Khaw highlighted the significance of the Private Member Bill in his blog post on Friday, "In our Parliament history, there have not been many Private Member's Bills. On MND matters, there has been none." History in the making, chaired by Yeo of the Animal Welfare Legislation Review Committee (AWLRC), who happens to hold office in 64 other corporate entities. We are told numerous consultations were organised by Yeo's pack of party animals to ensure that all views were considered. "It will also update the penalties for convicted acts of animal cruelty," a measure taken no doubt to address ravenous wolves in sheep's clothing who are always baying, "What's wrong in collecting more money?"
Give an inch and they predictably demand a yard - not the animals, the activists. At least one party, Animal Concerns Research and Education Society (ACRES), is bitching about its views being rejected. Currently motorists who may accidentally turn a dog, horse, ass, mule, sheep, pig, goat or cattle into road kill are supposed to stop and pick up the mess. ACRES is upset cats, monkeys, birds and rabbits are not accorded similar privileged treatment. The Ministry of Home Affairs (MHA) argued that the specific provision for animals in the Road Traffic Act (RTA) was confined only to farm animals of commercial value. Which kind of makes sense in the current scheme of things, since non-economic contributing humans are rarely entitled to welfare, however dire their needs.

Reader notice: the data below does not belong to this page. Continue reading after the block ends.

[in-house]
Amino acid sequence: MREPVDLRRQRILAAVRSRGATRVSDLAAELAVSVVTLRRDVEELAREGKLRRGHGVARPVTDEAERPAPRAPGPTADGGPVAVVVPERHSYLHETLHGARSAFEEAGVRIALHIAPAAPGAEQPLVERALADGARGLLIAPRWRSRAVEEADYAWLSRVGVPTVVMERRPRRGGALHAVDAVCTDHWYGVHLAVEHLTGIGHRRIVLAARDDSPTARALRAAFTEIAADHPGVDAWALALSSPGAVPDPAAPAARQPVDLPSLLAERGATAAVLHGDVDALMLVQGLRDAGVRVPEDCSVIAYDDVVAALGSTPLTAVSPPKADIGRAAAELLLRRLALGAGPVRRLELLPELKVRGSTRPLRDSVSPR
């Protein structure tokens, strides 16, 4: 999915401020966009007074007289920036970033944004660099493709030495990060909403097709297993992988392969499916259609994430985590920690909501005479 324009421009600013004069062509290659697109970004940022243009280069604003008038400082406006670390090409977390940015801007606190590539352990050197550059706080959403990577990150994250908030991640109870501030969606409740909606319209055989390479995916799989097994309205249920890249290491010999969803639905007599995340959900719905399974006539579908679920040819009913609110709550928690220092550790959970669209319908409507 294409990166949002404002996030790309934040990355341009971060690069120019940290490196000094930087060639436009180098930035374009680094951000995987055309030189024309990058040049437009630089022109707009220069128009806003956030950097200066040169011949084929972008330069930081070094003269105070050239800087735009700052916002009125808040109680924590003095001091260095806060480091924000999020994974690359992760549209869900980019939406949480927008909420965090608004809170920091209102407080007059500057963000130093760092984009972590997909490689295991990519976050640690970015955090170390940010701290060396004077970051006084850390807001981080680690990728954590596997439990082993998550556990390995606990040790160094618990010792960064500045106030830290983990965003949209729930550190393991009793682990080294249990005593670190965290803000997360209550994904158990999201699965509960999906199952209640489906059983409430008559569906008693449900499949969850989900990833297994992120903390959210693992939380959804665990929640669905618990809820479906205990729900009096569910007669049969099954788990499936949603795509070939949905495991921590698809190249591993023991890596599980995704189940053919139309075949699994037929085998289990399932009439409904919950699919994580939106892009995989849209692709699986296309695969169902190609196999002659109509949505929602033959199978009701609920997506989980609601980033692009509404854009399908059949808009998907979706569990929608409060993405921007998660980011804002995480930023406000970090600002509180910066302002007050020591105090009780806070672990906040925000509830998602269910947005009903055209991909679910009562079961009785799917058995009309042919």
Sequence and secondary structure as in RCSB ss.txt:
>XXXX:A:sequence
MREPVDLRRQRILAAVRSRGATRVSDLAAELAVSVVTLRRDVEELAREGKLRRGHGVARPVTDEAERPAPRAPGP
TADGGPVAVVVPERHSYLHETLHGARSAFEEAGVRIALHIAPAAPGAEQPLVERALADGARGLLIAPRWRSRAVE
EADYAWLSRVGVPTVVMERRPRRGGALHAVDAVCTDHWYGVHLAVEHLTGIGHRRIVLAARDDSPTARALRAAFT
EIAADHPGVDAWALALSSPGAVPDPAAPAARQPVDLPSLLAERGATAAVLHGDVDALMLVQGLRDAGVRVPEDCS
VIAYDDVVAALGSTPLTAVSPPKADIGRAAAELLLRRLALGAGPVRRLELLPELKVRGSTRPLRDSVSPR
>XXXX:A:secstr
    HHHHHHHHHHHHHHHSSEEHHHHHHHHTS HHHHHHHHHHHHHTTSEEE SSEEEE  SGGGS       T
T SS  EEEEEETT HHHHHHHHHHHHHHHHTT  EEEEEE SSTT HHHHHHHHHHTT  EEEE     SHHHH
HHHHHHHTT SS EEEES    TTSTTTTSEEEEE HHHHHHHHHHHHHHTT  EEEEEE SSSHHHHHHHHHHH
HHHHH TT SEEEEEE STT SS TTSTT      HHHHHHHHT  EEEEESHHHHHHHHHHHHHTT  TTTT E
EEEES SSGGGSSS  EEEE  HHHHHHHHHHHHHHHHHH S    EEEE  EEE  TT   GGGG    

It is interesting none of the warring parties seem to a hoot about chickens. These are definitely farm animals, and they produce their quota of eggs on demand. Whether they have access to their nest egg at retirement age is a different matter. Maybe the chicken joke is too politically sensitive.
Q: Why did the chicken cross the road?
A: Because the grass(roots) over the other side is more lucrative.